Volume change of concrete resulting from structural and environmental factors is an acceptable phenomenon. In the majority of cases this volume change, or shrinkage, is assumed to begin at the time of loading or drying. In reality, a volume change commences immediately after the cement and water come in contact during concrete mixing. These early age volume changes are typically ignored in design of concrete structures since their magnitude can be much less than shrinkage resulting from drying. But even when the concrete curing conditions are ideal, the first day shrinkage can significantly contribute to the ultimate shrinkage and thus the cracking risk. The goal of this work was to establish a clearer understanding of the mechanisms causing autogenous shrinkage of concrete during the early ages. Autogenous shrinkage is a volume change resulting when there is no moisture transfer to the surrounding environment. It is most prominent in high strength, or high performance concrete where the water-to-cement ratio is under approximately 0.42. Autogenous shrinkage at later ages has been well documented and explained by self-desiccation behavior but the presence of autogenous shrinkage during the first day of concrete hardening has not been theoretically explained. This work aimed at developing a test method to assess the shrinkage occurring immediately after mixing the concrete and continuing for the first 24 hours. Once a test method was established it was possible to investigate the chemical and physical phenomena causing the autogenous shrinkage in the first hours for neat paste, mortar and concrete. The shrinkage was well correlated to the cements' chemistry and the development of internal capillary pressure within the cement paste. Material parameters influencing the magnitude of the early age autogenous shrinkage were studied, such as the use of superplasticizer and different cement types. The three factors most significantly contributing to the autogenous shrinkage were identified as the concrete's chemical shrinkage, amount of bleeding, and time of hardening. Finally, a generalized model was proposed for reducing early age autogenous shrinkage in future practice.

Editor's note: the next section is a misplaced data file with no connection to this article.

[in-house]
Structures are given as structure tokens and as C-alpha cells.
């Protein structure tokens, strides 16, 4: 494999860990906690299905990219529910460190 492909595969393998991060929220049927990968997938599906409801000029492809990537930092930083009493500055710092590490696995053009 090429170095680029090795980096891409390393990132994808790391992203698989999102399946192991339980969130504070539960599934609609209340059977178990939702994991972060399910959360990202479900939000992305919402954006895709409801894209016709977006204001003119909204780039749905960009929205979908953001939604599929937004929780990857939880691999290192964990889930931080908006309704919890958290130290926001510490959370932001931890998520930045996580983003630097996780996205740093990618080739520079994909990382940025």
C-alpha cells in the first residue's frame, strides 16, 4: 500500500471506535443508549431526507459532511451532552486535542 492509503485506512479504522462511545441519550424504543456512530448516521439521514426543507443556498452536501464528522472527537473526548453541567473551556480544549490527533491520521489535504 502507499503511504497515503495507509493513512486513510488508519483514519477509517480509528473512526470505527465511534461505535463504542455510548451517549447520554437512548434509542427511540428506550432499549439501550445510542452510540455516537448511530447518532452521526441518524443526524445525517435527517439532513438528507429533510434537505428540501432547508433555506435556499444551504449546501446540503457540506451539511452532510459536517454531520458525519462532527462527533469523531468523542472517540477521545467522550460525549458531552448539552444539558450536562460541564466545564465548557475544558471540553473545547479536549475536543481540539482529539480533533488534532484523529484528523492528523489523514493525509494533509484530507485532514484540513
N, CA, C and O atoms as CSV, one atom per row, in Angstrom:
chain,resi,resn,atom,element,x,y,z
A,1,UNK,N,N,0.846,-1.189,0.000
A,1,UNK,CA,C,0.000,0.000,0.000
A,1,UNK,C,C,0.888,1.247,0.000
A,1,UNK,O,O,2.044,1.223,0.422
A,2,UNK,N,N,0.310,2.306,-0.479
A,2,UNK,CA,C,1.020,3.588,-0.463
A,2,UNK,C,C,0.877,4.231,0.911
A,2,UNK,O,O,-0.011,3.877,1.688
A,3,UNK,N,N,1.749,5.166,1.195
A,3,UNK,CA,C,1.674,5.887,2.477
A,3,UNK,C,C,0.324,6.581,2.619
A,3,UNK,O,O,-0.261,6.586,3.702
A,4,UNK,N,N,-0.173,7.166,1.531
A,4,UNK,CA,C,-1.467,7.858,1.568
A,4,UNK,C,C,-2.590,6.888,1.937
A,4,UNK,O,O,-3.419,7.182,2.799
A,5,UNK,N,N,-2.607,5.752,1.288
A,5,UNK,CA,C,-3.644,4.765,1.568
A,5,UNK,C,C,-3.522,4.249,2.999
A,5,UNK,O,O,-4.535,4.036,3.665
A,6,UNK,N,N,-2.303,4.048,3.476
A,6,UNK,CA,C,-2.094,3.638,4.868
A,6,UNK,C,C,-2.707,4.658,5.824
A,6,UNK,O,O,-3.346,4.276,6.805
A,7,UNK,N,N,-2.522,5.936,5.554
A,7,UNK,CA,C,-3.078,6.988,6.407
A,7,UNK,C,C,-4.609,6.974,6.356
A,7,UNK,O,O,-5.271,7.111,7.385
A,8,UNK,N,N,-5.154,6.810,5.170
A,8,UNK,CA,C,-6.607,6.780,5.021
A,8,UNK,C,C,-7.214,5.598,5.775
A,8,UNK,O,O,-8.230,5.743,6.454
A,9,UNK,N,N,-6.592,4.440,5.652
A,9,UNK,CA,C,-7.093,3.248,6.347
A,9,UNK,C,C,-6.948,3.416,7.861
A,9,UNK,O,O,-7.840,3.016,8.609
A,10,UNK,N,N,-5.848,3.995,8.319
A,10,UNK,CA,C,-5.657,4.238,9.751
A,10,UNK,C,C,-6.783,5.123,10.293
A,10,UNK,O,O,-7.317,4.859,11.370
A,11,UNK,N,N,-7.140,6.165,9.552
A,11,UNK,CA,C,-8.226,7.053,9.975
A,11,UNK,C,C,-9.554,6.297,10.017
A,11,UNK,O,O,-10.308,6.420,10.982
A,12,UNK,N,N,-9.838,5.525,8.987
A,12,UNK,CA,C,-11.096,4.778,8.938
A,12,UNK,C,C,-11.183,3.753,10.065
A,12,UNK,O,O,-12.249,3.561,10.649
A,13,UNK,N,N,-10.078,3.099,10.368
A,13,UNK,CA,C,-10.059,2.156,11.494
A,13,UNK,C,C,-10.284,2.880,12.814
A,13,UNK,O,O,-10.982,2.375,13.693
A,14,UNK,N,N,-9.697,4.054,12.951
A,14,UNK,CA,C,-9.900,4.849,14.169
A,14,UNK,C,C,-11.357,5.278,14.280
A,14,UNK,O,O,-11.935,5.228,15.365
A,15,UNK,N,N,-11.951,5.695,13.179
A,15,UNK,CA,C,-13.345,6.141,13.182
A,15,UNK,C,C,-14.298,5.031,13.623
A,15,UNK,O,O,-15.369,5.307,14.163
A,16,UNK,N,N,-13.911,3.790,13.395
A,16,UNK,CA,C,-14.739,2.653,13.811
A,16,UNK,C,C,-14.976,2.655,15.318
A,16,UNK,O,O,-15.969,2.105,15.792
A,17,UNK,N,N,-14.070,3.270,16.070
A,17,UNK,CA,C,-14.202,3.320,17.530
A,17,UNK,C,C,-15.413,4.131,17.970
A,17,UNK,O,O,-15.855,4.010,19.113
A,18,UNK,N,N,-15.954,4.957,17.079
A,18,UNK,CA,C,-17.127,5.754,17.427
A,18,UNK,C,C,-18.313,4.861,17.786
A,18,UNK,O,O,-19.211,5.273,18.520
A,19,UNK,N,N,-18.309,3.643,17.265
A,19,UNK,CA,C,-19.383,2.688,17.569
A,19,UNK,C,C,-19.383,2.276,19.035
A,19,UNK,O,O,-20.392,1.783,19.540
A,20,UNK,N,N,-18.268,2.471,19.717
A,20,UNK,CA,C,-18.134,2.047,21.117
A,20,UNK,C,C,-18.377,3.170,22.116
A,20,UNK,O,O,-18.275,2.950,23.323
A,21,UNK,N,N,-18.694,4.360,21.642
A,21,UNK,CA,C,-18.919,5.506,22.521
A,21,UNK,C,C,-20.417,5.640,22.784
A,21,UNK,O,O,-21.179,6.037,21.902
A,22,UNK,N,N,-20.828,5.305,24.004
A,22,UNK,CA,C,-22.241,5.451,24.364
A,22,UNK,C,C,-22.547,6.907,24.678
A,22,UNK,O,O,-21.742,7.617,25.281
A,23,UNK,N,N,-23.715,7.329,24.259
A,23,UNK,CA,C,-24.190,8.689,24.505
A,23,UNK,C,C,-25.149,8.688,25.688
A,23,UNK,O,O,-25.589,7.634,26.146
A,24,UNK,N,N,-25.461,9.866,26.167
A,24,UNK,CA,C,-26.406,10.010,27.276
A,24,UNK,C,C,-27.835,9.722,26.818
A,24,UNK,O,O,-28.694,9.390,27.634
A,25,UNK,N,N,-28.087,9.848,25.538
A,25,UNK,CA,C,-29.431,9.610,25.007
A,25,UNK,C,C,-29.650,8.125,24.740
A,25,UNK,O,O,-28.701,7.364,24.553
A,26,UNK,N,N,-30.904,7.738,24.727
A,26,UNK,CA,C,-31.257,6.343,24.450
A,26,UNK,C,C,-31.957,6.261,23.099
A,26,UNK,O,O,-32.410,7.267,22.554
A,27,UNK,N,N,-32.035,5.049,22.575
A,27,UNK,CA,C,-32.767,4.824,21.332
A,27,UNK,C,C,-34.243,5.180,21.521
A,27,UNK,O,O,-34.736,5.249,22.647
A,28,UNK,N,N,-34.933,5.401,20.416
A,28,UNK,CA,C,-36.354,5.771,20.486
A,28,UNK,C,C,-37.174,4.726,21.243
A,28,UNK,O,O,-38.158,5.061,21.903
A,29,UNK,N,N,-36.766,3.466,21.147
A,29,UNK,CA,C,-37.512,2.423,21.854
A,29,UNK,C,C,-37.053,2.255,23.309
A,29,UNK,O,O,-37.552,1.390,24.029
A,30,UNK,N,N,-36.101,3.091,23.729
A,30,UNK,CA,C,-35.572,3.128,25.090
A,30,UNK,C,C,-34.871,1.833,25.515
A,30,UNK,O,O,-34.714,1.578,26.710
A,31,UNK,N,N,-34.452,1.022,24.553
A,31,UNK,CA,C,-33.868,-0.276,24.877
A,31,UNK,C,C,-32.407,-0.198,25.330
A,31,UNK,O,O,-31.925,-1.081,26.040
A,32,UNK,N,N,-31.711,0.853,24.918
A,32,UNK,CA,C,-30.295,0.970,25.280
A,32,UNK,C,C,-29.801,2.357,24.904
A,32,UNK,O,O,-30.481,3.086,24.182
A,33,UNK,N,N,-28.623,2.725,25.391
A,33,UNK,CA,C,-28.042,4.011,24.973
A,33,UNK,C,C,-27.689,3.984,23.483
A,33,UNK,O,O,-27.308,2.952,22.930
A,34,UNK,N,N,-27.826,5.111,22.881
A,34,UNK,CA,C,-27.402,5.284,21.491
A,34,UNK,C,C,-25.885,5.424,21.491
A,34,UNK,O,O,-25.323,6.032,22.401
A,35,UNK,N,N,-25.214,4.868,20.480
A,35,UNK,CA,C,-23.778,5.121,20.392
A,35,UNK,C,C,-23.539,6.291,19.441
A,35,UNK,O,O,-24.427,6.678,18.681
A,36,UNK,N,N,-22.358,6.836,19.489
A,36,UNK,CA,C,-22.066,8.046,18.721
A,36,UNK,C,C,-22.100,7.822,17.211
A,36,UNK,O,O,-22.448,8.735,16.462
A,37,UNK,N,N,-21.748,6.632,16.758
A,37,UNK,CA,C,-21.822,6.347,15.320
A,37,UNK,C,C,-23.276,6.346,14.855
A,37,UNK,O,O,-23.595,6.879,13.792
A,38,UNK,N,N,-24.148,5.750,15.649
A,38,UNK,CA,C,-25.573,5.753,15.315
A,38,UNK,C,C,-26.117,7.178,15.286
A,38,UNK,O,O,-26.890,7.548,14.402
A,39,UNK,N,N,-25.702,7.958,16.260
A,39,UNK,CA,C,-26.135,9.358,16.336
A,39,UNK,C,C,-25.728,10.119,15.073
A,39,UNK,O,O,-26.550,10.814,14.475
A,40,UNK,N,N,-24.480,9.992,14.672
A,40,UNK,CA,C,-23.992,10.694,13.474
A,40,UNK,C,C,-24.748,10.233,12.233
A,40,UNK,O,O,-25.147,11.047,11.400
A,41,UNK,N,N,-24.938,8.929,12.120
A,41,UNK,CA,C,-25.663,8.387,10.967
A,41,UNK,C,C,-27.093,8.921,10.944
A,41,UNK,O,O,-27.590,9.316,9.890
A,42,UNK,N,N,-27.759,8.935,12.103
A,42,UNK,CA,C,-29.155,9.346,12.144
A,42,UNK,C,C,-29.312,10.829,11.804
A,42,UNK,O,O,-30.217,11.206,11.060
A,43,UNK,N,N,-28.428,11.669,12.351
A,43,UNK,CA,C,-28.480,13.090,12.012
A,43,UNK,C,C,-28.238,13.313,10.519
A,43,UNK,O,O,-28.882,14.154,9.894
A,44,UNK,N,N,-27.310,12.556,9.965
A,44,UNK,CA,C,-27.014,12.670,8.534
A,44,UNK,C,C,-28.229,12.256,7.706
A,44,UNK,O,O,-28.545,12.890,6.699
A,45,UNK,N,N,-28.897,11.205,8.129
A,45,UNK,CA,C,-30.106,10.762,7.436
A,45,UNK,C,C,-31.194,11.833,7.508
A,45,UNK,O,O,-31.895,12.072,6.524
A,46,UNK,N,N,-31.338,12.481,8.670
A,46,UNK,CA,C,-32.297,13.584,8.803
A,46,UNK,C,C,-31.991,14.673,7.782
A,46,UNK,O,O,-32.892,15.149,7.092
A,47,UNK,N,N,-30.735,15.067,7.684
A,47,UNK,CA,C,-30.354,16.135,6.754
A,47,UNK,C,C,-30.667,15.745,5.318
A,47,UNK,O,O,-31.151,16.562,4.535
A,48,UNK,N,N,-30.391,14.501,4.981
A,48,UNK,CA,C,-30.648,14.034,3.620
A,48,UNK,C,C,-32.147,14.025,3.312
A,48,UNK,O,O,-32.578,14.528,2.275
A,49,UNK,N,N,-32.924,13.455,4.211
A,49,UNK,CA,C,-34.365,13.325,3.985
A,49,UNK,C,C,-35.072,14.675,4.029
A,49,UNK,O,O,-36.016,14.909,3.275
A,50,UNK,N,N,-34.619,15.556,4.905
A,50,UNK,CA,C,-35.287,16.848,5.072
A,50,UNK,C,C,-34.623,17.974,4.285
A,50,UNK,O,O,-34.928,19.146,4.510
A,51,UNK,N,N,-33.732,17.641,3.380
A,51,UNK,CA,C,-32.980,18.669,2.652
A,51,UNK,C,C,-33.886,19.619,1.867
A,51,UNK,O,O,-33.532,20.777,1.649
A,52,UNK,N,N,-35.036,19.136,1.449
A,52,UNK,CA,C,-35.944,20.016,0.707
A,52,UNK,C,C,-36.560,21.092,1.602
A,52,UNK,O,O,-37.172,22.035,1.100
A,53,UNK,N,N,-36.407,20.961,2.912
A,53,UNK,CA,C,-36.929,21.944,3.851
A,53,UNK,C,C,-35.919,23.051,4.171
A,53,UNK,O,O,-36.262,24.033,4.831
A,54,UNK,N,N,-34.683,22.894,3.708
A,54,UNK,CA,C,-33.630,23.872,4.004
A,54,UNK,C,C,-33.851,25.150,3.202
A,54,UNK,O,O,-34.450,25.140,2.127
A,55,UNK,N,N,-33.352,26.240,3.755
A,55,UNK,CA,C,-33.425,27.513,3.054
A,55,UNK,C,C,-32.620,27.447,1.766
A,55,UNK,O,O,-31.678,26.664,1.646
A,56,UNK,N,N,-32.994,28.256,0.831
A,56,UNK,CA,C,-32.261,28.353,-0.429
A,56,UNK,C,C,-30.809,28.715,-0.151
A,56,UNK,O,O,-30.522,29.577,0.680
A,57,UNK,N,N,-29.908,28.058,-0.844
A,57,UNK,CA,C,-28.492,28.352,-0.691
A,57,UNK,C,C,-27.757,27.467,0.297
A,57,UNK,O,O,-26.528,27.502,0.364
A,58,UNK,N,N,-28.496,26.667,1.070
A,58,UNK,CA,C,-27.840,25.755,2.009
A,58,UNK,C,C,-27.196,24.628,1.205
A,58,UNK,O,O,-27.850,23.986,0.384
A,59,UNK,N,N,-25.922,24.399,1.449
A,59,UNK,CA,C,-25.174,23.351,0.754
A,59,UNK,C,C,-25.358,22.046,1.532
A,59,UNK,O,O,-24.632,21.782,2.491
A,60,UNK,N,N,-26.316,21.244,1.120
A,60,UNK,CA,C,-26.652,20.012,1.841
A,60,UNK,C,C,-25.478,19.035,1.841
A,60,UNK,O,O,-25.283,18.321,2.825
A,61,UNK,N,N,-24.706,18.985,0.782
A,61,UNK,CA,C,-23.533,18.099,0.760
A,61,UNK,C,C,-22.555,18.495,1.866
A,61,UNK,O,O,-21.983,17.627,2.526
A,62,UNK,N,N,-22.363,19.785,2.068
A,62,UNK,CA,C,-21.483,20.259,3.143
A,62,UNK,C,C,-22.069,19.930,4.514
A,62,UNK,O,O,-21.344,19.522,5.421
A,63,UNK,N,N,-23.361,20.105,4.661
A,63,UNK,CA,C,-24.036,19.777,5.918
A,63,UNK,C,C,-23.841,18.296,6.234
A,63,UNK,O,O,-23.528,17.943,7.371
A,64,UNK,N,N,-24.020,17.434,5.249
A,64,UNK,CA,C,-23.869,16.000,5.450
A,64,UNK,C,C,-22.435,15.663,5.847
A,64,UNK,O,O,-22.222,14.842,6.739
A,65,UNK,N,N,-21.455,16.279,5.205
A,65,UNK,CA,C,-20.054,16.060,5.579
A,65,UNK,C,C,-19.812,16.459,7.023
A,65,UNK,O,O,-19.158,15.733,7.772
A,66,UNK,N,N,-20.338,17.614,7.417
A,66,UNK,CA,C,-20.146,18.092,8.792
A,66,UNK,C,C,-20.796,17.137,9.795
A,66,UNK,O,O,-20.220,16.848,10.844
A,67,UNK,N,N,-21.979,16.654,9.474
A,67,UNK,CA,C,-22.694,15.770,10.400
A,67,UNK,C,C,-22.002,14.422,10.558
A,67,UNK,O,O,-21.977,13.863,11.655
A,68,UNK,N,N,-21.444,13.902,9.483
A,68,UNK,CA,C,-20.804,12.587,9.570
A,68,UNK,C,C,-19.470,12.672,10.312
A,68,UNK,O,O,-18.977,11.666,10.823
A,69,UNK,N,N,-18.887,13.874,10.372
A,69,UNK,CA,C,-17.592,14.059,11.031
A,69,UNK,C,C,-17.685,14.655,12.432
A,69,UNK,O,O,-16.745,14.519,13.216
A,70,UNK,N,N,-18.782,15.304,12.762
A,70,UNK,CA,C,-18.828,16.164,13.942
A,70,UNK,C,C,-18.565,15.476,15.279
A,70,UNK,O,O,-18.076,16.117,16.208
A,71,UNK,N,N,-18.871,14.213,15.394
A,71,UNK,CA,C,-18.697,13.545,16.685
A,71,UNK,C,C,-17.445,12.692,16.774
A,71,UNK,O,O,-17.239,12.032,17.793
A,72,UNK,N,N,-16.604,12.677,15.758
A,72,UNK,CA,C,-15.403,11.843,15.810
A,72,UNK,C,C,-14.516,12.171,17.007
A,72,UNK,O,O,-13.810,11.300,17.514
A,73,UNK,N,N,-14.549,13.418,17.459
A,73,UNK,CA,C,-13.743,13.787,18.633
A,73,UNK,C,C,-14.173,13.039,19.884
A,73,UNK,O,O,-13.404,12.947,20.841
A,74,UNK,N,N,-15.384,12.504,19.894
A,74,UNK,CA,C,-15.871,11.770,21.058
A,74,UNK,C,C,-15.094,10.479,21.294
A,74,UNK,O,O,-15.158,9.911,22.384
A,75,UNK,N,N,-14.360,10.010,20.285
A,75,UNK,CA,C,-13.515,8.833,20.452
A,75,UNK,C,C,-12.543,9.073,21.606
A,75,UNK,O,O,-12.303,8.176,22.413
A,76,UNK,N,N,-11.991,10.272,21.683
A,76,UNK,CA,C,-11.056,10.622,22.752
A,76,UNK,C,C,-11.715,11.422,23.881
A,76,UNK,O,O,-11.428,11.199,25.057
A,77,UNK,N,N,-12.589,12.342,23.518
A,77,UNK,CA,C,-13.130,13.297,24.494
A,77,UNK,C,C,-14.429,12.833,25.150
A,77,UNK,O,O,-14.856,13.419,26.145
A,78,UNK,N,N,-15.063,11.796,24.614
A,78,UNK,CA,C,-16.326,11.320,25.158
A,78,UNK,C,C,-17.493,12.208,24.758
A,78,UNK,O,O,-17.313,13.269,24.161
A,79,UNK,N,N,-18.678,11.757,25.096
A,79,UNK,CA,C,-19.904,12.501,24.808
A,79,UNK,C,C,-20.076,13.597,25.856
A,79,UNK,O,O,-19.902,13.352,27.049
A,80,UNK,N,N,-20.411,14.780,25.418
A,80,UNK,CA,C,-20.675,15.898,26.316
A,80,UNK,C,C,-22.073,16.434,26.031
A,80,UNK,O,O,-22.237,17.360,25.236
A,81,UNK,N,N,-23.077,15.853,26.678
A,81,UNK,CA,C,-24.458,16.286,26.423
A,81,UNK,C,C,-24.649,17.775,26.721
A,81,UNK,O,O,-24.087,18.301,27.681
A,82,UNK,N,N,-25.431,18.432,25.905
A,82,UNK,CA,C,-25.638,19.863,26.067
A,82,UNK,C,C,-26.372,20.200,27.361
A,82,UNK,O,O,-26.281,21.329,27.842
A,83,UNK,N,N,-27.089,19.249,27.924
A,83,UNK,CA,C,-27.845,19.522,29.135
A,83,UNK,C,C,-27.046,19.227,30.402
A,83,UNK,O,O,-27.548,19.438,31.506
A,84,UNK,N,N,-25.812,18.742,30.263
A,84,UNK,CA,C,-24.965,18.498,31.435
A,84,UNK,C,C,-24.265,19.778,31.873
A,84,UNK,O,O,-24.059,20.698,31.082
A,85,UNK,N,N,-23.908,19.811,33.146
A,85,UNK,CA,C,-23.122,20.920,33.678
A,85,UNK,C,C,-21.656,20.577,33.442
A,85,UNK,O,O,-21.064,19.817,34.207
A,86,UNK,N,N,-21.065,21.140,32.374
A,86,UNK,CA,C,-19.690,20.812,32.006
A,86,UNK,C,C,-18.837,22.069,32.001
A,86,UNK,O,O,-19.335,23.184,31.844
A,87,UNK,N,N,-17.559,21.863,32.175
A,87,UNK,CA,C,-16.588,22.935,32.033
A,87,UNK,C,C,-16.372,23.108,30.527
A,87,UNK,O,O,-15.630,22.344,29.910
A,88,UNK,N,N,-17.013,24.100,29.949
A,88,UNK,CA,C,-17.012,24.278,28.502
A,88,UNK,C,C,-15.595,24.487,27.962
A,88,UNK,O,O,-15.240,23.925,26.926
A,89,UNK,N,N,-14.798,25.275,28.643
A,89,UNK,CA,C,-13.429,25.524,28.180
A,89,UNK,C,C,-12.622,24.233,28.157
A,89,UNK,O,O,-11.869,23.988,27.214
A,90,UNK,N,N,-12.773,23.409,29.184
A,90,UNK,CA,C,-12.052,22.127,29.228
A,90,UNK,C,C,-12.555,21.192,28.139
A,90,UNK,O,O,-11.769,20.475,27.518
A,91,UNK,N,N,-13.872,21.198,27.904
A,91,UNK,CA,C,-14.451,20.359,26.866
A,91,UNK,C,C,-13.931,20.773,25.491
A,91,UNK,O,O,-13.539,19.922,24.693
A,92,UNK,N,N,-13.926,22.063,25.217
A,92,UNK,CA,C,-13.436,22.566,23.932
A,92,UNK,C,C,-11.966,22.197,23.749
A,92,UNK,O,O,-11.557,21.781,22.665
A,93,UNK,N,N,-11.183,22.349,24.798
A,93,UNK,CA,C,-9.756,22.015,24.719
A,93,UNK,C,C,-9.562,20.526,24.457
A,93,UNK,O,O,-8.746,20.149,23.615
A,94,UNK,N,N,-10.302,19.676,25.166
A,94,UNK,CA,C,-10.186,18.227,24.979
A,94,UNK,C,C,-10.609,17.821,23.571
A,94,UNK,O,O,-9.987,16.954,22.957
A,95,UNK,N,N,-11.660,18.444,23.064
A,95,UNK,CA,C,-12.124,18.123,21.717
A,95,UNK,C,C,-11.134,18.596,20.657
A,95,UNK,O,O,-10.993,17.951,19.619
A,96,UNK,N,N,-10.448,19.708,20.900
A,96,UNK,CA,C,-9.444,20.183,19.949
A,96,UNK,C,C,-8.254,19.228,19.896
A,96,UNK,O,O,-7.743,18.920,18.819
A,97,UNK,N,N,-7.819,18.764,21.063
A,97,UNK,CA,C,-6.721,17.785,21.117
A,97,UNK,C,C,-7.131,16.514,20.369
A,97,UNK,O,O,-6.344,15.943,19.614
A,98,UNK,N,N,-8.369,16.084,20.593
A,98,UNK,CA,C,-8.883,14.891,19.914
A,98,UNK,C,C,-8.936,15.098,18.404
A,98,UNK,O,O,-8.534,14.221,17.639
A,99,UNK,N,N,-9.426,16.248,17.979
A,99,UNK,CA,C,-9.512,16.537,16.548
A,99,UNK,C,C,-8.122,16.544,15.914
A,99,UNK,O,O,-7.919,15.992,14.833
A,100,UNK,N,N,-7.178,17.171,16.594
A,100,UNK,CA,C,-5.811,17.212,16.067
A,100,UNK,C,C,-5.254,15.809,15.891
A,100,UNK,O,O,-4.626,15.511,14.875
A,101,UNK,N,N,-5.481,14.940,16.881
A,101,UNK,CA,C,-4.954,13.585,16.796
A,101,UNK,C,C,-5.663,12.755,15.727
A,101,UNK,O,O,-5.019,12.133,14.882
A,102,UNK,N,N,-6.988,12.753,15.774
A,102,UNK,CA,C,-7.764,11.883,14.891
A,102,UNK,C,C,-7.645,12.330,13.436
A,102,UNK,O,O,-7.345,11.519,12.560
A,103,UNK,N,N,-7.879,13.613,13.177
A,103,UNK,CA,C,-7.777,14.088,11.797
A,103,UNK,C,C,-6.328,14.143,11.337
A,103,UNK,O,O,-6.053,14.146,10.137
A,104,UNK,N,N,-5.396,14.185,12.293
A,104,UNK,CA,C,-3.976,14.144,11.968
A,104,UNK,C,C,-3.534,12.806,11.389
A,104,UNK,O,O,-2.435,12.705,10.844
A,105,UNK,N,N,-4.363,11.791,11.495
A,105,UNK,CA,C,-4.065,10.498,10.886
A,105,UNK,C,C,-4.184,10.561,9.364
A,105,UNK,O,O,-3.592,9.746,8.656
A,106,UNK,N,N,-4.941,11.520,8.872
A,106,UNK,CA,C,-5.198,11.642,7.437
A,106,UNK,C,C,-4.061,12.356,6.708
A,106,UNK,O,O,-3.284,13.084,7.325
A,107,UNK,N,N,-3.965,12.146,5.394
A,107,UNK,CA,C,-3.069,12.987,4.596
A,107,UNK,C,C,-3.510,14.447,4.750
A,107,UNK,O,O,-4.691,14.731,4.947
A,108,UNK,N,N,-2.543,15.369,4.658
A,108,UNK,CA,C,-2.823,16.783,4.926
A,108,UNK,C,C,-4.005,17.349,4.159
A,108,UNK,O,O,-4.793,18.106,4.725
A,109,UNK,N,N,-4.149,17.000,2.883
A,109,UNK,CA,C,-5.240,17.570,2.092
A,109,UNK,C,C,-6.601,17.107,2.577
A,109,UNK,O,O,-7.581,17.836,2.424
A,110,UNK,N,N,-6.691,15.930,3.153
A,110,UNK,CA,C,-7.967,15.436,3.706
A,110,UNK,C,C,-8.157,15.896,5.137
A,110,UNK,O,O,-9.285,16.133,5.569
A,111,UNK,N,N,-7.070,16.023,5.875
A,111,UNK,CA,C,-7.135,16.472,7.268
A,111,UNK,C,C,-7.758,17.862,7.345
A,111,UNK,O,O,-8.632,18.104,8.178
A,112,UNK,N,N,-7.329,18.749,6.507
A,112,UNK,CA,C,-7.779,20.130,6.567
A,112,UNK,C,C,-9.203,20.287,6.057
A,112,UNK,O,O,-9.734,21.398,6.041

|Place of Publication||Espoo|
|Publication status||Published - 2001|
|MoE publication type||G4 Doctoral dissertation (monograph)|
- fresh concrete
- volume change
- measuring methods
- tests, modeling